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You’ve drawn your roadmap and built the dream team. Now it’s time to create. Here, Mark Westbrook, a creative director who’s led many a brand refresh, explains how to dive in—and ensure your refresh is made to last.

This is Part II of a two-part feature. To read Mark’s first piece, focused on how to draw a roadmap for your brand refresh and enroll the right team, head here.

Lessons Learned From a Refresh Done Right

On the cusp of a brand refresh? Here are easy steps to guide your team’s next big move.

1. Think Internal and External
Consider this a time to take a step back and get a good grasp on where your brand lives, and how it gets there (who is doing the work). You want your brand to connect with consumers in meaningful ways through various applications and channels, but in order to do so, it needs to be strategically designed as a system your team can put to use. The more seamless and intuitive to implement, the more powerful your brand will be. Think of your brand refresh as a chance to listen to your creative team’s wants and needs, then build a system that enhances your chances of connecting with consumers. Start by asking:

• Who is using the system? What are the team dynamics and skillsets?
• What challenges do they face as a team
• What are our main channels of deployment and applications?
• What are our future goals? Could the right system help us be more ambitious?

2. Build for control and flexibility
Successful brands leverage iconic assets unapologetically across applications to drive brand recognition. While these add significant ease of use to the toolkit, developing a system born of “stamp and repeat,” one-dimensional assets can eventually become dull, boring and fail to meet your consumers’ ongoing needs. Interjecting assets that are meant to evolve and grow with the brand can keep consumers (and your internal team) continuously engaged and wanting more. Consider the following:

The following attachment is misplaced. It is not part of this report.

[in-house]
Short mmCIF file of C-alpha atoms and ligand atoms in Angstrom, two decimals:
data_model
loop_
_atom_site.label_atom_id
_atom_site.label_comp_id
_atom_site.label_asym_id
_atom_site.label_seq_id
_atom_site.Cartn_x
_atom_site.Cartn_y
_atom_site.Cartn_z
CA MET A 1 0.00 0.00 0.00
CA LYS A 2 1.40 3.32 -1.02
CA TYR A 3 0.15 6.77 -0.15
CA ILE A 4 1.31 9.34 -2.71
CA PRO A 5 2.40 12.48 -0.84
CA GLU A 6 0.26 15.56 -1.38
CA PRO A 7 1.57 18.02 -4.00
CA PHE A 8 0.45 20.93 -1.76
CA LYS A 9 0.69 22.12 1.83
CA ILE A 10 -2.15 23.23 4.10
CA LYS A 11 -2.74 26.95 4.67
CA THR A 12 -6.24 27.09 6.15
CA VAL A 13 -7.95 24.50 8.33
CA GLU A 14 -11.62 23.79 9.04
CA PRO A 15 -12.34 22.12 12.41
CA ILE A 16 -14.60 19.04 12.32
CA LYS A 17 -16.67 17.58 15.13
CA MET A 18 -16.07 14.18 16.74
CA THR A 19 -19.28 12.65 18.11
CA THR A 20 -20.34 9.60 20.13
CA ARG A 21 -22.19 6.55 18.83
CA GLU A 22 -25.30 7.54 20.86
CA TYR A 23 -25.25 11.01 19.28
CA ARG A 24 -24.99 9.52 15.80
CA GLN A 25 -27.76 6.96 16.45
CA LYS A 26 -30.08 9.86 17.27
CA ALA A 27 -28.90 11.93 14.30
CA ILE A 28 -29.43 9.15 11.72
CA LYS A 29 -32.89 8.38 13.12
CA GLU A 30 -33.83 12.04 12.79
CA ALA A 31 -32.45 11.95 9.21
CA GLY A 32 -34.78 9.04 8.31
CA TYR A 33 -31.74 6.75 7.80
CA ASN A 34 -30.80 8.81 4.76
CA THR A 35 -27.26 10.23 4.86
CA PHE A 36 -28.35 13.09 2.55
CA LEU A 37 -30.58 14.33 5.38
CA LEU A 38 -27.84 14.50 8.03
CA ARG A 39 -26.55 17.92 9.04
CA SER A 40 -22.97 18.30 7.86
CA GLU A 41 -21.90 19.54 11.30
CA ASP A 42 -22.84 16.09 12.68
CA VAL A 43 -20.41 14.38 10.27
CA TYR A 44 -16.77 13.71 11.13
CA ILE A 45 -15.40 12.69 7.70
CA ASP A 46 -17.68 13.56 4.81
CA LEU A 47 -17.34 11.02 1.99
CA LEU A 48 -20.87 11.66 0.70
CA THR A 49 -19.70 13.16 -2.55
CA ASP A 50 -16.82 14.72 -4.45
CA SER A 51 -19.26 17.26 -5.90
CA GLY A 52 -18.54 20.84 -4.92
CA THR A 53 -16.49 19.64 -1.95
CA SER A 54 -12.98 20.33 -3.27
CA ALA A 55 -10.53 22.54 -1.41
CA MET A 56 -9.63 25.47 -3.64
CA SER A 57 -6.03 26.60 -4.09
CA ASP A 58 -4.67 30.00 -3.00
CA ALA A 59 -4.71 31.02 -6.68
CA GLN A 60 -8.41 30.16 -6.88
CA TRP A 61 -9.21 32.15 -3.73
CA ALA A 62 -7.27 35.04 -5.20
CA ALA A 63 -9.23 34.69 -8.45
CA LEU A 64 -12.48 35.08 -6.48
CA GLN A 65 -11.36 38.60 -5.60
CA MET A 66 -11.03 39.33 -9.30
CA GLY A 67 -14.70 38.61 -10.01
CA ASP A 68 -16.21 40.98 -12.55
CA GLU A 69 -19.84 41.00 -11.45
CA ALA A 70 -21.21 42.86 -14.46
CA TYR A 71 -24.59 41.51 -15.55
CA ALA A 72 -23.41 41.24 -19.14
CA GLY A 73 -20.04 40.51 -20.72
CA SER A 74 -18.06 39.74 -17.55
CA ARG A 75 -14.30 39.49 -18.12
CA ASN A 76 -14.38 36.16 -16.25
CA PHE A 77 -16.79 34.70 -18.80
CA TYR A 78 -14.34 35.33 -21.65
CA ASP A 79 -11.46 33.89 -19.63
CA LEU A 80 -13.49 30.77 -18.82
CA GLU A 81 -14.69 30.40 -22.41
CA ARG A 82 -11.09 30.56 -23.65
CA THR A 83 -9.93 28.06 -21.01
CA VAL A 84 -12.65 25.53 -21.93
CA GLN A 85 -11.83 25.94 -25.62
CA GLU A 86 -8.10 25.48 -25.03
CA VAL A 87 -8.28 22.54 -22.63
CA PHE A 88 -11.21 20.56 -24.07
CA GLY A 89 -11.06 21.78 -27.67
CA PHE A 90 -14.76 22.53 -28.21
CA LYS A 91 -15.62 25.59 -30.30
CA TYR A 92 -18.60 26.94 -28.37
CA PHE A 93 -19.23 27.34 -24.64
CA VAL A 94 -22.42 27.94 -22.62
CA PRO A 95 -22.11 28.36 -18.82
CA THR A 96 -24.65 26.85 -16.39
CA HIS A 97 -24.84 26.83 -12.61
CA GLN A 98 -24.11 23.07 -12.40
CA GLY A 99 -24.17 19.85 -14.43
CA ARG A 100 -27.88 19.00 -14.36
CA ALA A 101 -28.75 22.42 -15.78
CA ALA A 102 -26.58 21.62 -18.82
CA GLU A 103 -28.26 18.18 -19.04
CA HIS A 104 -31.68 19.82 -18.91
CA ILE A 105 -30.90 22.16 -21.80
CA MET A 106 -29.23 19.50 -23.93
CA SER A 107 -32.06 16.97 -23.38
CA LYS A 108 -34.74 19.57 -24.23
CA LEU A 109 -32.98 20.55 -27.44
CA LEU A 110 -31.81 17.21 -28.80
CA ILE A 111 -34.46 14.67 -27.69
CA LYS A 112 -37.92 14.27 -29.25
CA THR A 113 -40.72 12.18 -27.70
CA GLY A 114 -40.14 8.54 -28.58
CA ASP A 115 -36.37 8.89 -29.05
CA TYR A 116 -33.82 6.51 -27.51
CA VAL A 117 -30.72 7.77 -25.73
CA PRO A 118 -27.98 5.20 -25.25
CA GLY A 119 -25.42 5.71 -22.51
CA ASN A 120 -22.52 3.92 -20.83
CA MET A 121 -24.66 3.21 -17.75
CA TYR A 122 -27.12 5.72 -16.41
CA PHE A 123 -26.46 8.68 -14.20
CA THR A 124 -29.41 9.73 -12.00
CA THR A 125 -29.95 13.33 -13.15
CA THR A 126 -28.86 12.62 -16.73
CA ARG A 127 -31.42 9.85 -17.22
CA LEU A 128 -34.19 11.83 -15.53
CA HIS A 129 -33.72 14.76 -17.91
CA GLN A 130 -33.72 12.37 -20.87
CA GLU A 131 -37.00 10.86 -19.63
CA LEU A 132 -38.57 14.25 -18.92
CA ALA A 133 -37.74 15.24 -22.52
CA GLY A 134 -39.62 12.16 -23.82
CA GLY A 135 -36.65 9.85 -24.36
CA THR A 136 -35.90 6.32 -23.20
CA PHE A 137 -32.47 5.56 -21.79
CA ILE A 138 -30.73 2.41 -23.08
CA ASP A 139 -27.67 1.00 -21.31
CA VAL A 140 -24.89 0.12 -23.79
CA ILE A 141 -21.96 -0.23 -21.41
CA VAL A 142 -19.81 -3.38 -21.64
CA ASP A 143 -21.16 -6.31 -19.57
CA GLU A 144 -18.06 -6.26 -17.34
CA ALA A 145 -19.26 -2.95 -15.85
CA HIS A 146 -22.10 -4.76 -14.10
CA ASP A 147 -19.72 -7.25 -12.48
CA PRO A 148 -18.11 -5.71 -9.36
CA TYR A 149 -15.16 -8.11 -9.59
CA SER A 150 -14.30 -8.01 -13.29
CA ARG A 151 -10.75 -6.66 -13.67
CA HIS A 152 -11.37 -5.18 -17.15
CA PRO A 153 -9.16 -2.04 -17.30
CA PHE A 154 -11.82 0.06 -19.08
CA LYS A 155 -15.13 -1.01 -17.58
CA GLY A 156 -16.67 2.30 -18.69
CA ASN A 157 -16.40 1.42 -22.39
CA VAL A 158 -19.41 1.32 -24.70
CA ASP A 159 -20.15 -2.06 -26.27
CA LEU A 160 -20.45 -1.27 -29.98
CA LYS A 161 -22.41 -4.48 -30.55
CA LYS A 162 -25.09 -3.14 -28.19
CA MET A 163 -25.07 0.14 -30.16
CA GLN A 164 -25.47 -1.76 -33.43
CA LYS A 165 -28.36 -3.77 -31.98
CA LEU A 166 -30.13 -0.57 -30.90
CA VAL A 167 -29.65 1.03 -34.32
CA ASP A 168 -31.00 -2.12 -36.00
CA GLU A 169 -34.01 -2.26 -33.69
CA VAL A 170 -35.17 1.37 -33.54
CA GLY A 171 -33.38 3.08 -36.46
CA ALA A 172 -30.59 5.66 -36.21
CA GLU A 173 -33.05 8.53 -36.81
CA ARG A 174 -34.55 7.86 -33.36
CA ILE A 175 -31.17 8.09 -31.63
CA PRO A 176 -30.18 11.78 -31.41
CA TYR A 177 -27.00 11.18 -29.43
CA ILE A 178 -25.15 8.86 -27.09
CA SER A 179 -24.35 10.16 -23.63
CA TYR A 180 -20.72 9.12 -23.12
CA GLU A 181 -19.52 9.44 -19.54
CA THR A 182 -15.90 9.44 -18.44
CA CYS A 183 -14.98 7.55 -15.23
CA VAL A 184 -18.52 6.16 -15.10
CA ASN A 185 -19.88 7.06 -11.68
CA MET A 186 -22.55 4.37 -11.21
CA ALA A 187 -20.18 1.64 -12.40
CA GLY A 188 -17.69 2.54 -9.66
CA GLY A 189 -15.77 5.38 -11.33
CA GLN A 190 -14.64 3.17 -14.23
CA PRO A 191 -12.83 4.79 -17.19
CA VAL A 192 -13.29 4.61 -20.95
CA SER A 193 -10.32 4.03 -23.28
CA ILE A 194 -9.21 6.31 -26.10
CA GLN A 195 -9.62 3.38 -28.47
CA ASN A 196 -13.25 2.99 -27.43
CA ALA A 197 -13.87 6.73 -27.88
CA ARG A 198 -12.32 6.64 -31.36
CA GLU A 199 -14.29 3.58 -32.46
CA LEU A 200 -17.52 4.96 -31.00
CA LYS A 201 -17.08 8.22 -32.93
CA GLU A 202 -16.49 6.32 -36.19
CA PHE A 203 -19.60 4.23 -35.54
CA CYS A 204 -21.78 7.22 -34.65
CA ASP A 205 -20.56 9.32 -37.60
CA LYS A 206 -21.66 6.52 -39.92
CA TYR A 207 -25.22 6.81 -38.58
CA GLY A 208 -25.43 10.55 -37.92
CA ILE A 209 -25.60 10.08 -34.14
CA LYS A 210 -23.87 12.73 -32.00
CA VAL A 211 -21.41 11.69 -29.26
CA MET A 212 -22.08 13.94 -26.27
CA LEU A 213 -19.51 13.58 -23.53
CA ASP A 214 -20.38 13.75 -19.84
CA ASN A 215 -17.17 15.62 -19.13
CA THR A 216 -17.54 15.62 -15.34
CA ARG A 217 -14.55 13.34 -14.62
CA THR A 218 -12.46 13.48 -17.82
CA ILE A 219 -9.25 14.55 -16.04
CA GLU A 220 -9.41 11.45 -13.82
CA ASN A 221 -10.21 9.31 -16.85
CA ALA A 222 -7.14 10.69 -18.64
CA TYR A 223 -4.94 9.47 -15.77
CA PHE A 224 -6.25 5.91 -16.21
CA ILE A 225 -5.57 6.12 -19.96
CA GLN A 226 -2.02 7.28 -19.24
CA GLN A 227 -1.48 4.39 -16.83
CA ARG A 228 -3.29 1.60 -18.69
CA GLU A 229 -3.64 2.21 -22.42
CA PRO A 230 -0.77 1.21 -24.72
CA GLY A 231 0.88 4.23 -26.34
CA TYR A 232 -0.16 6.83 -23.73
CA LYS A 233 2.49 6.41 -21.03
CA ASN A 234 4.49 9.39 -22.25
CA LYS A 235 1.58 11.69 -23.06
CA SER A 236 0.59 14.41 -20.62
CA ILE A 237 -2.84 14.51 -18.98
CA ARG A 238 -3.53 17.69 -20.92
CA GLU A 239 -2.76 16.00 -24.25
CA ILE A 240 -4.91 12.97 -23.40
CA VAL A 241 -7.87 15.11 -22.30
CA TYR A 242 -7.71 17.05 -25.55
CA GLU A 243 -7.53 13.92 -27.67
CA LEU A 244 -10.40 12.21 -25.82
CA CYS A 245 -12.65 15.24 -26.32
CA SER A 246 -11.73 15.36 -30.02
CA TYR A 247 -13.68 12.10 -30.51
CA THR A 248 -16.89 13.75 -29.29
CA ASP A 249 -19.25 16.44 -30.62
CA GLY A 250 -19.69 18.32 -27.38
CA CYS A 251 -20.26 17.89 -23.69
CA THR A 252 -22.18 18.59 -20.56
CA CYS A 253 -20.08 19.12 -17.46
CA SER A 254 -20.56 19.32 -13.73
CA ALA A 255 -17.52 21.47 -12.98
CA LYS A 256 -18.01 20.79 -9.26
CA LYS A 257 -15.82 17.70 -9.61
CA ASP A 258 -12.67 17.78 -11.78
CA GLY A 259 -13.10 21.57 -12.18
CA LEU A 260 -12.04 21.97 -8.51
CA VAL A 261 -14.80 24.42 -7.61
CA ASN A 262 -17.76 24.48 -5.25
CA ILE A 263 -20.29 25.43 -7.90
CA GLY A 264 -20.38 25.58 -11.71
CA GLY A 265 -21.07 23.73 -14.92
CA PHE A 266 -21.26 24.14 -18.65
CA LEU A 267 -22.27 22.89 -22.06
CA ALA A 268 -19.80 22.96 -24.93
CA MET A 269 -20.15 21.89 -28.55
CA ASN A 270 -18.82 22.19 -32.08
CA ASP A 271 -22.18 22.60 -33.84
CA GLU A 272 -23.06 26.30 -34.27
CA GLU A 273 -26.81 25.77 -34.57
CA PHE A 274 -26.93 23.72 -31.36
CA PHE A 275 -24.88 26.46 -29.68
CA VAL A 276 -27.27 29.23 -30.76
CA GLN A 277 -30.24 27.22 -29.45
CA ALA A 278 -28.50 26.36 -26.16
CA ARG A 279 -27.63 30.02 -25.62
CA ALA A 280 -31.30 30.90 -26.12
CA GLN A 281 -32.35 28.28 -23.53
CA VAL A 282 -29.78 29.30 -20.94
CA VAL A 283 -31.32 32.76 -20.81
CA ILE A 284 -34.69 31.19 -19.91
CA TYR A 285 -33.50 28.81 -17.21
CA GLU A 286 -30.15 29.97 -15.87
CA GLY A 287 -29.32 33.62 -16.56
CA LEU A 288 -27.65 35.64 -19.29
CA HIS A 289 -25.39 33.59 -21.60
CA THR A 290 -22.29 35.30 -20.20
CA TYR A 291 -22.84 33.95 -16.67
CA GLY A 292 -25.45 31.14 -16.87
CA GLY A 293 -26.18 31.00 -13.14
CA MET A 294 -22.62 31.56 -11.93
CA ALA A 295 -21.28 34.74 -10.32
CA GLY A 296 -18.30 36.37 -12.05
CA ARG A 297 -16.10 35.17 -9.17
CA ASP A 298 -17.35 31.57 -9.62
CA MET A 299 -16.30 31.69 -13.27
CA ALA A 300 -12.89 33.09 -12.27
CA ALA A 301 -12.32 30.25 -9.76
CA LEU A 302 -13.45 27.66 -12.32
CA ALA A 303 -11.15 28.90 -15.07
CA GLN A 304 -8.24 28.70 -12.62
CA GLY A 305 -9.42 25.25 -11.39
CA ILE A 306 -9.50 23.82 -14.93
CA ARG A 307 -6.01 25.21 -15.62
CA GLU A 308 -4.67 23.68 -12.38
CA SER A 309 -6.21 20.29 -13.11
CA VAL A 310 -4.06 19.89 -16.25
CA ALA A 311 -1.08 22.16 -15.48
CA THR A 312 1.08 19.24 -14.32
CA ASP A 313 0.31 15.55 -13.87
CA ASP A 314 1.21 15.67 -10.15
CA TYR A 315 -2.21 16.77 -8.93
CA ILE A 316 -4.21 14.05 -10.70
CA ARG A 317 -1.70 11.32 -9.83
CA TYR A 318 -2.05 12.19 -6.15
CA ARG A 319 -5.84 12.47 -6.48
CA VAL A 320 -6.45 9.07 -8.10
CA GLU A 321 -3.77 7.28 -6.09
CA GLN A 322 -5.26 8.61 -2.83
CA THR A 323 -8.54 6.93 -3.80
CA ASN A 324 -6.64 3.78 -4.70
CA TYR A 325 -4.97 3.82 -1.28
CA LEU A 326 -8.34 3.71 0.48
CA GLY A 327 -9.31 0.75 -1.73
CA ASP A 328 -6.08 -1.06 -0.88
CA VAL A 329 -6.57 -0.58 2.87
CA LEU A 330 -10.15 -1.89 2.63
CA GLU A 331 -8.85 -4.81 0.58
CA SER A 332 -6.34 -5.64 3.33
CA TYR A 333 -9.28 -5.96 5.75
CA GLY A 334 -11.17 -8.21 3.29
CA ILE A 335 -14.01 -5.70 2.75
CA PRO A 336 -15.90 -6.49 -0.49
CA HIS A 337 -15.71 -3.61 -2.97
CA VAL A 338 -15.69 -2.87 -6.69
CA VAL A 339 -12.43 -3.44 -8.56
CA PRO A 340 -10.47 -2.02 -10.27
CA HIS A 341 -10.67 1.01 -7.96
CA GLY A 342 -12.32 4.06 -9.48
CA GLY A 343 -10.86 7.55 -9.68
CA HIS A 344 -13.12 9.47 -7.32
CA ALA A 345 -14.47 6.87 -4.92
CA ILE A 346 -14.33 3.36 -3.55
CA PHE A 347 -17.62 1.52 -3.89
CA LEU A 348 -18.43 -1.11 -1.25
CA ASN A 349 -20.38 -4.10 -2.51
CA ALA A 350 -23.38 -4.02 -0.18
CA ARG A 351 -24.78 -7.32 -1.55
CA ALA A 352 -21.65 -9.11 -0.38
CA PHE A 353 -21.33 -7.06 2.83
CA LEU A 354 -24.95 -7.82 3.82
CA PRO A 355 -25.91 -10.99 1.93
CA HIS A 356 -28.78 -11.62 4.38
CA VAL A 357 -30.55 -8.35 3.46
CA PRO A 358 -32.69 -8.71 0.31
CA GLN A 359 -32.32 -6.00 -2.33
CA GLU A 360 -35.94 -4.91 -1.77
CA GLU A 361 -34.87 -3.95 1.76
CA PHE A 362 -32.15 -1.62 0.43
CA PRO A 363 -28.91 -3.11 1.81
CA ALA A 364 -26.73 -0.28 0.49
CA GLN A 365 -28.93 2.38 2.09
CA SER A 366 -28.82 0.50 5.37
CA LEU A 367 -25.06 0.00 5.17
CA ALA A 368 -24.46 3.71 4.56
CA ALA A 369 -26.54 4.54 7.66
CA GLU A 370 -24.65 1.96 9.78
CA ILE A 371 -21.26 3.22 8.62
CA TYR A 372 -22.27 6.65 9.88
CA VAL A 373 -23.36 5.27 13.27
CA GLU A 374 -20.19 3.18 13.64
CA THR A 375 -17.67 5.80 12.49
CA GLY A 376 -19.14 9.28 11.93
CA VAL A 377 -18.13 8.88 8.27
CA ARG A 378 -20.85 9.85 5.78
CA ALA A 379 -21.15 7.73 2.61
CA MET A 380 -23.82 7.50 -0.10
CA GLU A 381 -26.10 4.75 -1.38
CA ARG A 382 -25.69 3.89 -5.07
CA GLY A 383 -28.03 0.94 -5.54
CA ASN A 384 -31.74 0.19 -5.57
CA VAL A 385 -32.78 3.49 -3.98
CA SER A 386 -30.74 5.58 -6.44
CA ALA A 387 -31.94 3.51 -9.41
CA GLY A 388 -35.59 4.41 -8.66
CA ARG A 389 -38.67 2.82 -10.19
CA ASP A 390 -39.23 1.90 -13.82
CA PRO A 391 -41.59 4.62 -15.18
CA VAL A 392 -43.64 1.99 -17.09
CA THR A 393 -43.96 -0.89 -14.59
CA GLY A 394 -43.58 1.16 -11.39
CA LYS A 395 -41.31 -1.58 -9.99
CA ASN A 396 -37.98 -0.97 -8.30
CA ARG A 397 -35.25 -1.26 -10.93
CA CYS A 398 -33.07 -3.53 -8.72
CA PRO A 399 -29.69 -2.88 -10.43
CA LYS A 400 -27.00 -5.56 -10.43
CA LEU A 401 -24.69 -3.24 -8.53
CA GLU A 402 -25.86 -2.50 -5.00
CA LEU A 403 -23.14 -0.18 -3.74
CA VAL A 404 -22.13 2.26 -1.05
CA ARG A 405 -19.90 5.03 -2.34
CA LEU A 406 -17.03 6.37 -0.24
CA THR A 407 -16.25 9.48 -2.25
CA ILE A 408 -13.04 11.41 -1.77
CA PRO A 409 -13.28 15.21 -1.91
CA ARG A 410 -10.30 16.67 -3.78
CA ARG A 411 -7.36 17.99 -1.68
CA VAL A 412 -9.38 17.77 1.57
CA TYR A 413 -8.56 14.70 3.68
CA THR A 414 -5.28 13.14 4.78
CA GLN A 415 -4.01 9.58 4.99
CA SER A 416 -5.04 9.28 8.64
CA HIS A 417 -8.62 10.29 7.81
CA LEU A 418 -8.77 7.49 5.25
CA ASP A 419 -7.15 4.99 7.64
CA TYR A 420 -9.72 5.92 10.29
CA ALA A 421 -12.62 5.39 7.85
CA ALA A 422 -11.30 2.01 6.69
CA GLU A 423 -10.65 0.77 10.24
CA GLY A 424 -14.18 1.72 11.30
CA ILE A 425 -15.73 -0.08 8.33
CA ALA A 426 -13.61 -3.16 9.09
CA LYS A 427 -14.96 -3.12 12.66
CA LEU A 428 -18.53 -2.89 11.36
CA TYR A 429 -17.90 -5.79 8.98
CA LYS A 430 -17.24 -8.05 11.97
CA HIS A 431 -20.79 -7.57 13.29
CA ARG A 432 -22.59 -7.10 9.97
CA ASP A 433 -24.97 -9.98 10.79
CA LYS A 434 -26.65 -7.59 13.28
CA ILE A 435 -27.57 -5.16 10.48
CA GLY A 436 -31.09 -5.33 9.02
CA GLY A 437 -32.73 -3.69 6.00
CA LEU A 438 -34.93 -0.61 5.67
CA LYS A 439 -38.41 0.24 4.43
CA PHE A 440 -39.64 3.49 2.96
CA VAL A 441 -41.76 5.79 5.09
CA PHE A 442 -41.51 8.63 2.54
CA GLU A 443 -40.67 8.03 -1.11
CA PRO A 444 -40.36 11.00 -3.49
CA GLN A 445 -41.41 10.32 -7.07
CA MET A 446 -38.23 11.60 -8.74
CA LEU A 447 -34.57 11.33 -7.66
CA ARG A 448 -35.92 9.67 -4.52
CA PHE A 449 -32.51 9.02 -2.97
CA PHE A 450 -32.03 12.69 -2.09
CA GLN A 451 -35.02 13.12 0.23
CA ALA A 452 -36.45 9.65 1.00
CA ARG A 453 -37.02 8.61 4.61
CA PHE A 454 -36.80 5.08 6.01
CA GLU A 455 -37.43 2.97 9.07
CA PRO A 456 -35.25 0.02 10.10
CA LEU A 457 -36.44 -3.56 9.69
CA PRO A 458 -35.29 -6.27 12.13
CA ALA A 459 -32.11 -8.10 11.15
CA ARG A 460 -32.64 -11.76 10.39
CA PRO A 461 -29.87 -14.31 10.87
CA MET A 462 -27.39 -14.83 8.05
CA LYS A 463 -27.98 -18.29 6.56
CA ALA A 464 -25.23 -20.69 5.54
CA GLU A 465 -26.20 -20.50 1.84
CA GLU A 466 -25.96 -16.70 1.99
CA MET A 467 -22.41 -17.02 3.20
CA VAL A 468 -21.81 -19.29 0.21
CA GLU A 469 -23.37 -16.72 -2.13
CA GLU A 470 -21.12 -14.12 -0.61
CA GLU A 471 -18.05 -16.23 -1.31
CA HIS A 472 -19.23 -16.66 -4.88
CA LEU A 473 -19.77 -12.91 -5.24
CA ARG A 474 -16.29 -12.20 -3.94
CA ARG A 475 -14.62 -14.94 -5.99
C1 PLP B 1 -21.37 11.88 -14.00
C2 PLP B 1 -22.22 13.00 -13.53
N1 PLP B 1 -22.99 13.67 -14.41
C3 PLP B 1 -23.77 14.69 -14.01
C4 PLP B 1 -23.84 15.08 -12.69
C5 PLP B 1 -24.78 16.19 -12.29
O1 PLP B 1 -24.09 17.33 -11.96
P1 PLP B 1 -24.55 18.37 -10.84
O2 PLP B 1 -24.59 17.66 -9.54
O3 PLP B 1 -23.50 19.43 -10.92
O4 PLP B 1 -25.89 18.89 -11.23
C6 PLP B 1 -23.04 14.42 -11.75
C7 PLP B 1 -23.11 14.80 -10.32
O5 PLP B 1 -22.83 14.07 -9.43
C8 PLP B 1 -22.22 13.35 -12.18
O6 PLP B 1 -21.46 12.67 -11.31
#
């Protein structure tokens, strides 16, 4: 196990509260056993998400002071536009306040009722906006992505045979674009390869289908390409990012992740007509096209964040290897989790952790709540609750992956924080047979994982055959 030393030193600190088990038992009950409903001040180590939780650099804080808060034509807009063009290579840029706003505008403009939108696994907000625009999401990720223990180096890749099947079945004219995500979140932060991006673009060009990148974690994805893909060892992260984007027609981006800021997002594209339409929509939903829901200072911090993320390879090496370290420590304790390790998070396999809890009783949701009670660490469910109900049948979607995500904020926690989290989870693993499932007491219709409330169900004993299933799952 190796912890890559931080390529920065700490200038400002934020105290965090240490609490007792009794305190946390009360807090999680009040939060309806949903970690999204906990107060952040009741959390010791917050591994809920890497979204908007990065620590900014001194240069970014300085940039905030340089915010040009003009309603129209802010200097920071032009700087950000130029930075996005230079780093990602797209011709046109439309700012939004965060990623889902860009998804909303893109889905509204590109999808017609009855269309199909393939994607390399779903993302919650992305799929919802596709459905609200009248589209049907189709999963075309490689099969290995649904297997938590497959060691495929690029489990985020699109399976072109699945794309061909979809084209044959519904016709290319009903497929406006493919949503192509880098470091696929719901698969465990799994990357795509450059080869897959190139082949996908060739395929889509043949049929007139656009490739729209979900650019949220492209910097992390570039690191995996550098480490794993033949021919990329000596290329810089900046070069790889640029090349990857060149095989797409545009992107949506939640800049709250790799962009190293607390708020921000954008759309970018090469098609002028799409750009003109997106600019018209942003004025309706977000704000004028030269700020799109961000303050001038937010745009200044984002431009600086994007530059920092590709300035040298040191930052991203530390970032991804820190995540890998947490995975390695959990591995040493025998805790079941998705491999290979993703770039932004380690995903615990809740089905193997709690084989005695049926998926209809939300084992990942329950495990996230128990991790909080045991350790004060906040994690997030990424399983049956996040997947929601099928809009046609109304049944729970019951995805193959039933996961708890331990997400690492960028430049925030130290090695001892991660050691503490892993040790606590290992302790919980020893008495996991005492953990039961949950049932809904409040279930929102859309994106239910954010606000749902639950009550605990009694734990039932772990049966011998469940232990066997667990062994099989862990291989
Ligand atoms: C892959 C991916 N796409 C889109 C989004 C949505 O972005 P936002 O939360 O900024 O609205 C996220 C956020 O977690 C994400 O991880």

• The addition of flexible assets can empower your team to take ownership of the brand.
• Develop your graphic system on a continuum: from reserved to expressive, affording your team more customization.
• Leverage media-neutral assets that can be applied to any application.

3. Create Brand Advocates
The final stage of the branding process can oftentimes feel transactional: documentation and file release. But guidelines are a critical step that connects all the dots and sets the foundation for all future work. It’s critical that everyone “gets it.”

“Once the momentum has shifted internally, you can then start to roll out externally.”

Consider a much more interactive approach at this stage to ensure there is clarity and understanding of the refresh—first at the team level, then eventually company-wide. This gets everyone speaking the same language and creates advocates for the change. Once the momentum has shifted internally, you can then start to roll out externally. Consider the following:

• Educate and inspire teams through hypothetical exercises and scenarios to test-drive assets.
• Treat guidelines as living, breathing documents that evolve over time—not a set of handcuffs.

“The success of your brand refresh isn’t gauged solely on the initial response during launch.”

4. Leverage Continued Engagement
The success of your brand refresh isn’t gauged solely on the initial response during launch. The true signs of success happen in the months and years to come. How are you able to adapt, respond and nurture what has been built to achieve its fullest potential? To do this, the most successful brands operate through an ongoing creative partnership, allowing for fluid interaction after the refresh. Consider the following:

• Maintain a consistent sequence of health checks.
• Leverage collective expertise in critical moments of change: new channel activations, new offering launches and so forth.
• Establish workshops or trainings as refreshers for existing and new employees.

Piece of cake, right? There’s no denying the herculean effort it takes to initiate, navigate and successfully execute a brand refresh. You’re working with (and potentially against) a number of variables that are oftentimes beyond your control. But with the right partners and mindset, it can pay off dividends for the business—and deepen relationships with your consumers—for years to come.